“What a great day for the citizens of Giles County,” Janet Vanzant, county executive, said. “Today’s good news means jobs, and that is always good. Magneti Marelli has been a great corporate citizen for several years, and we all welcome this expansion. I want to thank the State of Tennessee, our local economic development office and all the other partners that contributed to the success of this project.”

“What a wonderful day in Pulaski,” Mayor Pat Ford said. “Magneti Marelli’s announcement today has to be the biggest economic development project in the history of Pulaski and the jobs that will be created are sorely needed. I want to thank Governor Haslam, Commissioner Hagerty and his staff for helping us with this project. Magneti Marelli is already is a valued member of our industrial family and I know the lighting division will be successful in our community.”

“Today’s announcement is good news for Giles County, but this project is going to have a very positive impact throughout all of southern middle Tennessee,” Dan Speer, executive director, Pulaski-Giles County Economic Development Council, said. “A great deal of hard work and cooperation went in to this project, and I too would like to thank Gov. Haslam, Commissioner Hagerty, along with the entire ECD staff, TVA and the local Workforce Development Board. Many people contributed to the success of this project, and I particularly would like to thank plant manager Kim Ketchum and her management team for their invaluable contributions.”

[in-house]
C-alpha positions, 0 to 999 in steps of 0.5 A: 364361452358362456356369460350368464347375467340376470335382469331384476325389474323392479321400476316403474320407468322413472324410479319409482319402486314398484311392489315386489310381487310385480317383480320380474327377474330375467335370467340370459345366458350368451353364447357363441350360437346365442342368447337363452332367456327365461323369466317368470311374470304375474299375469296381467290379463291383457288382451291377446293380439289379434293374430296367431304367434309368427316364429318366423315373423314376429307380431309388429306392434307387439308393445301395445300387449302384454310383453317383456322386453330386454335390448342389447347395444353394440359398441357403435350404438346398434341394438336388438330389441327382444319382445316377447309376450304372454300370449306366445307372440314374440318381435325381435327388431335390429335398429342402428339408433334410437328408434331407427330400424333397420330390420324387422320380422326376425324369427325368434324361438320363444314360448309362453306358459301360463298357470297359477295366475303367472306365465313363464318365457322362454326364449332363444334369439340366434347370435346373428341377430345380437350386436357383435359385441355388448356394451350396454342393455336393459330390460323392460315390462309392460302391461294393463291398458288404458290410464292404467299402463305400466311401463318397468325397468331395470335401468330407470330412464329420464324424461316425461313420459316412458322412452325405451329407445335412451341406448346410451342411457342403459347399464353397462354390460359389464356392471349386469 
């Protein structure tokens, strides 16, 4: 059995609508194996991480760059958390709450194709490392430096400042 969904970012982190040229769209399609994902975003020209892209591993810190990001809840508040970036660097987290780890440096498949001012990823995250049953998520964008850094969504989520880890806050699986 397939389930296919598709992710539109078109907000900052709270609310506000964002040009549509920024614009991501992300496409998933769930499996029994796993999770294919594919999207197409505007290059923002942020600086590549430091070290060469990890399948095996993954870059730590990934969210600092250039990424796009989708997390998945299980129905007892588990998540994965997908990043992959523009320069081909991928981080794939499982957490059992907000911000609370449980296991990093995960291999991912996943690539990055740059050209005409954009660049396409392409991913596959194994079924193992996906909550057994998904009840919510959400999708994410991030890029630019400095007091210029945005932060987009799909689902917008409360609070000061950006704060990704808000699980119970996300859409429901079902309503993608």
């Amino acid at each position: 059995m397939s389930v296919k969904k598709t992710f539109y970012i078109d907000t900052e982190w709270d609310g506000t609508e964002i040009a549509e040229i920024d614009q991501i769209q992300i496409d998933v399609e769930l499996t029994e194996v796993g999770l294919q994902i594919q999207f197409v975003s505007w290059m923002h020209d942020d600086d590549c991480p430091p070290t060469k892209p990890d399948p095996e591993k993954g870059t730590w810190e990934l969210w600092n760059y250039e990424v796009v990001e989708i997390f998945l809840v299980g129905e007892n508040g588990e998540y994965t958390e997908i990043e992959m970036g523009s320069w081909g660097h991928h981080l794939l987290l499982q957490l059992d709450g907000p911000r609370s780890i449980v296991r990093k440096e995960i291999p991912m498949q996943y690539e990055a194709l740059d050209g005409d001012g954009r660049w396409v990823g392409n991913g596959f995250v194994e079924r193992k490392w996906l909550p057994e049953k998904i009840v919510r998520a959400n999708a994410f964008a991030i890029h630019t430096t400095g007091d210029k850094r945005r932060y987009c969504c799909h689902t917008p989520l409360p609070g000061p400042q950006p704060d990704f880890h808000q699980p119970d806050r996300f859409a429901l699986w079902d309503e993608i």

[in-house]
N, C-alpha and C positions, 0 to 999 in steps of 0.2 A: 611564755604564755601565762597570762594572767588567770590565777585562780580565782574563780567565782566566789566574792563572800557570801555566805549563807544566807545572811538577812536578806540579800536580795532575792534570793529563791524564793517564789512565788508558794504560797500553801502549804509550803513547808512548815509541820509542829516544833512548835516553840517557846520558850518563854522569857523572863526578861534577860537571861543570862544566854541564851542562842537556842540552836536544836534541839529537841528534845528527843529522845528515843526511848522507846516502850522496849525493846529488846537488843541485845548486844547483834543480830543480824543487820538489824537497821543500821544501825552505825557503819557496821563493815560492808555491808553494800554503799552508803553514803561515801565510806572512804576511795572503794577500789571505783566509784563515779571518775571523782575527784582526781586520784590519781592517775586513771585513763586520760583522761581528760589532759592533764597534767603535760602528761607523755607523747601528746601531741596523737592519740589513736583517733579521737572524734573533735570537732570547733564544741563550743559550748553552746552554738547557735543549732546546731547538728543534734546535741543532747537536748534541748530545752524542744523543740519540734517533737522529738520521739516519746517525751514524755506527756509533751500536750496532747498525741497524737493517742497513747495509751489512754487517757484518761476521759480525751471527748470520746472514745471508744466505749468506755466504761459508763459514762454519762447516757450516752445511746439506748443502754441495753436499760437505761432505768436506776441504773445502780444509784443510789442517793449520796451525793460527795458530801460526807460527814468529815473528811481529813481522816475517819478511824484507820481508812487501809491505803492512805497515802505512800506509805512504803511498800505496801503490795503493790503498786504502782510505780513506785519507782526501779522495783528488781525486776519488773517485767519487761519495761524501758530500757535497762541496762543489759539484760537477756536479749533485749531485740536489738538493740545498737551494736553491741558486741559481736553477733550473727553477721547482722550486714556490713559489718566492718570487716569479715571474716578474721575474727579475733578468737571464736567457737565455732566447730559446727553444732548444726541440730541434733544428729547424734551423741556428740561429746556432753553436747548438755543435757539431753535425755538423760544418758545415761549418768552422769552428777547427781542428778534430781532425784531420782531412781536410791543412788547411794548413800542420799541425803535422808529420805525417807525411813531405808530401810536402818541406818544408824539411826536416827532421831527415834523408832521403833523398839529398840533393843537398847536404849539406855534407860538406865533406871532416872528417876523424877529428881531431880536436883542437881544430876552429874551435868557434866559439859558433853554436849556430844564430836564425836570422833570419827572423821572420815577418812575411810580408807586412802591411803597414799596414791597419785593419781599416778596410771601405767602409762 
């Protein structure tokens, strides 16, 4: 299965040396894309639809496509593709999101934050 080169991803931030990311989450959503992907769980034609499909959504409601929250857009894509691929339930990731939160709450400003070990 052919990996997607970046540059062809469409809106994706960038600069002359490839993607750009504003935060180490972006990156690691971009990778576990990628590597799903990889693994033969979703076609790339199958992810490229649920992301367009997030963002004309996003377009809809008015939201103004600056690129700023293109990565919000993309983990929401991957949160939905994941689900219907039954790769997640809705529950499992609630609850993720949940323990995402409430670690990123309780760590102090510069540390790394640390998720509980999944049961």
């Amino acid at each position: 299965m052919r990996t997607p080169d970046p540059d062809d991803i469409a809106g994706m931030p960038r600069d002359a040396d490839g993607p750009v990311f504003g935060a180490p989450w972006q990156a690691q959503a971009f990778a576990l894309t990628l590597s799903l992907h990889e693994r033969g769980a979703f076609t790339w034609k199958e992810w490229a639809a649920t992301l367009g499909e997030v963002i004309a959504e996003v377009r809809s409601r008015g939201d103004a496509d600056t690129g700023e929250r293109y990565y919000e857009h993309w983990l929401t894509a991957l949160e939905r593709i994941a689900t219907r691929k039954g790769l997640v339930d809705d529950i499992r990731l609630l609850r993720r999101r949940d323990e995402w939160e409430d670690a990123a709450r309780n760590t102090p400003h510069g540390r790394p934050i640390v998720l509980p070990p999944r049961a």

“TVA congratulates Magneti Marelli on their decision to locate a new automotive lighting manufacturing operation that expands its existing site in Pulaski,” said John Bradley, TVA senior vice president of economic development. “We are privileged to work with Magneti Marelli and economic development partners, including the State of Tennessee, PES Energize, City of Pulaski/Giles County leaders, to facilitate jobs growth.”

Magneti Marelli has 83 production units, 11 research and development centers and 26 application centers in 18 countries. Magneti Marelli’s 34,000 employees work on electronic systems; lighting; powertrain; suspension systems and shock absorbers; exhaust systems; plastic components and modules; and motorsport and aftermarket parts and services.

Business and Economy NewsTracker Tax and Budget

Anti-Tax Tootin’ in Giles Co.

Horn-honking motorists stepped up the pressure on Giles County officials Monday, who dropped their bid for a county wheel tax, WKSR in Pulaski reports.

County commissioners were set to consider a resolution asking the Tennessee Legislature for permission to enact a $50 wheel tax. One commissioner said the resolution had already been pulled from the agenda Friday, and state Rep. Eddie Bass said there would not be time to pass the bill this legislative session, which may end this week.

But as WKSR reports, a healthy dose of the First Amendment in the form of “car horns blaring from the street below” surely didn’t hurt.

Meanwhile, the budget talks in Cookeville are heavy on the honey, low on the vinegar.

The city estimates it will take in $100,000 in tax from liquor sales in the first full year for package stores to be permitted there, the Herald-Citizen reported last week. The city’s $21 million proposed budget for the 2012 represents a more than 5 percent increase over this year, with no property tax increase.